Hannah Bigeleisen

Hannah Bigeleisen lives and works in Brooklyn, New York. In 2019 she transitioned from a full-time teaching job to launching her design business. We've fallen in love with her playful, architectural lighting series, Archi, which comprises of hand-painted patterned papier-mache surfaces, paired with hand-dyed and knotted silk fringe shades. We had the pleasure of finding out more about Hannah's background and the inspiration behind her work - read on to see the interview!

Images by Daniel Cochran & Seth Caplan

Please introduce yourself - where did you grow up and where do you live now?

I grew up in a lot of different places, my family moved around a lot when I was a kid. Moving taught me a lot, like how to look for similarities and how to adapt to where we were as a family. We lived in Pittsburgh, PA, St. Paul, MN, Atlanta, GA, Anchorage, AK, but spent most of our time as a family in Rochester, NY. I went to the Cleveland Institute of Art in Cleveland, OH for my BFA and moved to Brooklyn, NY after I graduated. I have lived and worked in Brooklyn since.


What is your background? How did you start creating your sculptures?

I studied Drawing when I was an undergraduate student at the Cleveland Institute of Art, and got my MFA in Printmaking at the Rhode Island School of Design. Even in these traditionally 2D mediums I always explored ideas of dimensionality and space while pushing the inherent sculptural properties of paper. Paper exists somewhere between a rigid, planar surface and a fluid textile. That being said, my background in drawing and printmaking definitely influences my current work in sculpture and lighting design.

You use various materials in your work, but mainly create from papier mache - how do

you decide on the material you'll use and what do you like about papier mache?

Some projects are material specific, such as client projects or custom requests. As an artist and designer I think it is really important to develop a vast library of material knowledge and working properties - it allows me to push the boundaries of my own ideas and get outside of my comfort zone while learning how to work with new things. Papier-mache is the material that I love working with the most though. It has additive and subtractive sculptural properties, and is super tactile. It is also really fun to mix up a big bucket of it and squish it around!


Who/ what are your biggest influences?

My biggest influences come from my everyday experiences, noticing small details on a daily commute, spending time looking at my plants and studying how they grow, researching and automatic drawing. Two of my greatest inspirations are textiles, specifically handwoven rugs, and architecture - they both have histories rooted in utilitarianism, pattern, standardization, and spatial, tactile beauty.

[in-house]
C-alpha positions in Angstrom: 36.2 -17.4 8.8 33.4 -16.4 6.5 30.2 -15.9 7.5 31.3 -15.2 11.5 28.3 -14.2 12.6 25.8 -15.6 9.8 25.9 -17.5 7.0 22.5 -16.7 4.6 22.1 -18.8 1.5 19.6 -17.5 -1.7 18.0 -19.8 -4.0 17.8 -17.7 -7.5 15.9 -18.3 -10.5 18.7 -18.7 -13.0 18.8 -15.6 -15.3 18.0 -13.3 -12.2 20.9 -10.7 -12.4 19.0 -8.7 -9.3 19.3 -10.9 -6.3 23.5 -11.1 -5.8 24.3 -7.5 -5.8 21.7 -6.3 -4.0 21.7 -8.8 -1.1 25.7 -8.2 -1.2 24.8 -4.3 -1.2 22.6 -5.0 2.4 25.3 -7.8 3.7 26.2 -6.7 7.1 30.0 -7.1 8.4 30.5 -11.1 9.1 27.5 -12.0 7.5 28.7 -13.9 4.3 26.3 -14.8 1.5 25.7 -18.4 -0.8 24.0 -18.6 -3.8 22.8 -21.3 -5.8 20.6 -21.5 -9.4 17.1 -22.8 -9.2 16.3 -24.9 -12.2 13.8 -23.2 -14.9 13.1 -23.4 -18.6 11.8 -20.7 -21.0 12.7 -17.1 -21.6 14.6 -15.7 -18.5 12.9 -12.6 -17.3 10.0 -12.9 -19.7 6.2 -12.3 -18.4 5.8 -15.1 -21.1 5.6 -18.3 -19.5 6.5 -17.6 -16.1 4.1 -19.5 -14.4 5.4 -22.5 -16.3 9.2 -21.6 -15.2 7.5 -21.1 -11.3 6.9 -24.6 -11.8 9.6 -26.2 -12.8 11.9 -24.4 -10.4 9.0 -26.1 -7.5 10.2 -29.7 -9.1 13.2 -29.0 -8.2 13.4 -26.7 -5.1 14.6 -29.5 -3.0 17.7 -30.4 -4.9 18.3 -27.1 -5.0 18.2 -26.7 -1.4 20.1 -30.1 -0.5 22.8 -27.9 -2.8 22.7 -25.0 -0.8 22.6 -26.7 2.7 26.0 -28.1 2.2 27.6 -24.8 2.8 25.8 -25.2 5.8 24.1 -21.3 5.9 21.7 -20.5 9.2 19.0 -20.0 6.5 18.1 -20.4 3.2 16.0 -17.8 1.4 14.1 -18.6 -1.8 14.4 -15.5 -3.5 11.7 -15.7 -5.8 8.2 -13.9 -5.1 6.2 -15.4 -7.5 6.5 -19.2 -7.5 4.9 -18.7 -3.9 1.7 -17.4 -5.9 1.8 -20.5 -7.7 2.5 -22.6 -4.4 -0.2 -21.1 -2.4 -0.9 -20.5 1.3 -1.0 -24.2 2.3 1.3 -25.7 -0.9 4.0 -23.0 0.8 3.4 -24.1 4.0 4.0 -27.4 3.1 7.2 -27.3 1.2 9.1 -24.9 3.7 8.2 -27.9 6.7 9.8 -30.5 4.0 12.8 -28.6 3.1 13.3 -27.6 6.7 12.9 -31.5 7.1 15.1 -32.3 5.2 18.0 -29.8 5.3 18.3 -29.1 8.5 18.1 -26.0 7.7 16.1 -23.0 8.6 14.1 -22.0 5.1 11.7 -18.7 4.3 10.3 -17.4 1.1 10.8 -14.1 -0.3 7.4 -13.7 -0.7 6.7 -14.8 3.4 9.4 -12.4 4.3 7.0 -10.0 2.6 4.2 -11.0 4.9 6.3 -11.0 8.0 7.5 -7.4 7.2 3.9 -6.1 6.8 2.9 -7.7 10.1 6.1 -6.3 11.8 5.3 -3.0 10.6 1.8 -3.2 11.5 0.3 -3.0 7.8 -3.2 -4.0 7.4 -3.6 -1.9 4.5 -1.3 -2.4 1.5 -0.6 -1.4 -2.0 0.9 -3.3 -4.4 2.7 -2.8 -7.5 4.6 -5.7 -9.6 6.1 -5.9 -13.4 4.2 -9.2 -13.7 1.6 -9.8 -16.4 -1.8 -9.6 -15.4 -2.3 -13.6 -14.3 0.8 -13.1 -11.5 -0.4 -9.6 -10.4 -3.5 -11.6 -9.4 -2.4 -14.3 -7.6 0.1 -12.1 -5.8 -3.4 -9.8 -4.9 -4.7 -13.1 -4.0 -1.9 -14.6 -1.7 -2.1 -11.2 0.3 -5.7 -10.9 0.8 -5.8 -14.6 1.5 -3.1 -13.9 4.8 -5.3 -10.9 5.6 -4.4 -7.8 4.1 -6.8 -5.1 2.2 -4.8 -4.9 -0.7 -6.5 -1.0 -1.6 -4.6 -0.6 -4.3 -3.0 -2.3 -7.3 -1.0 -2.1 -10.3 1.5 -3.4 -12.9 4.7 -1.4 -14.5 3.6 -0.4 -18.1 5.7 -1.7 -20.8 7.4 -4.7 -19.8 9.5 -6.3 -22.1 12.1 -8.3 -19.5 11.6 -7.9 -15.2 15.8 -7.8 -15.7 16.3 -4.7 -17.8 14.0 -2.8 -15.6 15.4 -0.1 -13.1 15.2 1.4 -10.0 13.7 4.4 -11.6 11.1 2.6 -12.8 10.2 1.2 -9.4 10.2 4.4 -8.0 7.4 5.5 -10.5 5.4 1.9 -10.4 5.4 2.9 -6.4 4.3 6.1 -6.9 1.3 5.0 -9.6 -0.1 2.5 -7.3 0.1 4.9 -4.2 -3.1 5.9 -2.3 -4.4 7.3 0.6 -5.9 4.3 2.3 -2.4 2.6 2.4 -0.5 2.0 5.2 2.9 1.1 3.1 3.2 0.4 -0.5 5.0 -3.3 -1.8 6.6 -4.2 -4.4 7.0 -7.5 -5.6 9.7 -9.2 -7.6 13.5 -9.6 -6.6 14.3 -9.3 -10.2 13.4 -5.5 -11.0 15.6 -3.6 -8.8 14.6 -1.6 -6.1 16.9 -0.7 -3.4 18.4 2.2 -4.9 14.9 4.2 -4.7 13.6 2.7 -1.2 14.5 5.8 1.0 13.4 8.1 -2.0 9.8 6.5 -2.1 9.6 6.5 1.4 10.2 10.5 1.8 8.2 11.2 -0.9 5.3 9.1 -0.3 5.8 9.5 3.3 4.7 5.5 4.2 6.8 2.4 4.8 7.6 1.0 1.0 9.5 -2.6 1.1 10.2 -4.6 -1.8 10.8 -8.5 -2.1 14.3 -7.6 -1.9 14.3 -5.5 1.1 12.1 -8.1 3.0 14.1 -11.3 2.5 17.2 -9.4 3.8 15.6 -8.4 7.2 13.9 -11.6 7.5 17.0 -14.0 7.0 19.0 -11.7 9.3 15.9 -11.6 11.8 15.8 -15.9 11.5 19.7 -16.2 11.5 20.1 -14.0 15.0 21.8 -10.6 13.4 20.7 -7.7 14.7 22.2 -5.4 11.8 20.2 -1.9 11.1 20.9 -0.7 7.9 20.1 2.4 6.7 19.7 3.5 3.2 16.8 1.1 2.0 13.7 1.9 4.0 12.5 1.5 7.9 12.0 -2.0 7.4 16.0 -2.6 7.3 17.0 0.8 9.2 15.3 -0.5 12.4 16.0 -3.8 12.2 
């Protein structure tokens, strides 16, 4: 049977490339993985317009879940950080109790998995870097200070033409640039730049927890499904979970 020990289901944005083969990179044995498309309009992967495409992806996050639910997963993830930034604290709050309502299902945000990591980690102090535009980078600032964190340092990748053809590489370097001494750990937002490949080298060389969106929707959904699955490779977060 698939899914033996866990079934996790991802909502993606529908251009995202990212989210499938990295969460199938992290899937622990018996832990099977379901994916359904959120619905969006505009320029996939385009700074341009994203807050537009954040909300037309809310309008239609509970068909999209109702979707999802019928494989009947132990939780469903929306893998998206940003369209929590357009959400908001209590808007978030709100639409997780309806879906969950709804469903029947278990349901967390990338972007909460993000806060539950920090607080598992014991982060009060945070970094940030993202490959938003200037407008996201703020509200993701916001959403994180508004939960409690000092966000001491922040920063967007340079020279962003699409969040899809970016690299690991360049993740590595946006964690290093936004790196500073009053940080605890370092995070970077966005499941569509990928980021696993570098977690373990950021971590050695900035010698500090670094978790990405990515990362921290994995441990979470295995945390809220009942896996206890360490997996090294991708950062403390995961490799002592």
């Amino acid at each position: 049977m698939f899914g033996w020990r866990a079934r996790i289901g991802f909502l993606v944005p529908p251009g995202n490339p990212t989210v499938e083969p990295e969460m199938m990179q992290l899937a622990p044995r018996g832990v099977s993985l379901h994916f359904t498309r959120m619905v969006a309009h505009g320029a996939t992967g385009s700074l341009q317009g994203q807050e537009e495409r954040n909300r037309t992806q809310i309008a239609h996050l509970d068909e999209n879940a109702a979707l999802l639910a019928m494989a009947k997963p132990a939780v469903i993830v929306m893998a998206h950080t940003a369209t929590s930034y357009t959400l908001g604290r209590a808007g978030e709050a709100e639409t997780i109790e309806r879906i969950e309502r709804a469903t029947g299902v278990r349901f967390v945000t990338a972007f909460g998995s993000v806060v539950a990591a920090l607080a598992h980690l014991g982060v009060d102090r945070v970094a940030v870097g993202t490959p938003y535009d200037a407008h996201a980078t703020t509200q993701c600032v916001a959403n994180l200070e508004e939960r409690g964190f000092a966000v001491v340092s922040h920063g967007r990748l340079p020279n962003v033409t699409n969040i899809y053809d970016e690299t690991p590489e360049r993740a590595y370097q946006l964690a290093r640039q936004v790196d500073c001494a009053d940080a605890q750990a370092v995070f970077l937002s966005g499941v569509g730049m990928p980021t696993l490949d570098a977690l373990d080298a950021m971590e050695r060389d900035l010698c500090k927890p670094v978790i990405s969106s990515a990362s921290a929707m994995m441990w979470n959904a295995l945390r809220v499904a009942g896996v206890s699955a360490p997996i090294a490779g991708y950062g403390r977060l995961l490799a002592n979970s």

What themes do you explore in your work?

Space and perception, how the two combined influence how we see and understand the world we live in. Space is political by nature, and that is compounded by the divide between the virtual world and the physical world we live in. In my work, I seek to kind of disrupt the divide by using highly textured or patterned surfaces, colour and materials to draw the viewer into a longer looking cycle to promote visual comparisons.

How do you develop your ideas and what’s your process of working?

Kind of organically, but mostly through play. I keep a shape library in my studio and spend time playing with different arrangements, or thinking about how to divide and combine forms together. I also do a lot of research and reading, largely in art theory and criticism- and when the NYPL (New York Public Library) was open pre-Covid, I loved spending the day in their Arts and Architecture Reading Room looking at books on a variety of topics.


Where do you work from? How do you like to work?

I work out of my studio in Williamsburg, Brooklyn. I’m self-employed so my mornings start a variety of ways, but I enjoy having a flexible schedule. I think it keeps me nimble in my approach without becoming routinized.


I usually start my morning off with the most delicate or sensitive work I need to complete, usually sculpting forms, developing the painted surfaces, or wiring up finished pieces. I have the most concentration and stillness in the morning, the afternoons alternate between building forms, and research, or drawing, catching up on emails, ordering supplies - all the odds n ends. I love to end my day with friends, readings, book clubs, long bike rides, cold drinks, great dinners, etc.


Hannah's work is available through her website (you can get in touch with her there about customisations too). You'll also find pieces available to purchase through 1stdibs.com.

Threaded and Thrown : A curation of art, craft and design         threadedandthrown@gmail.com

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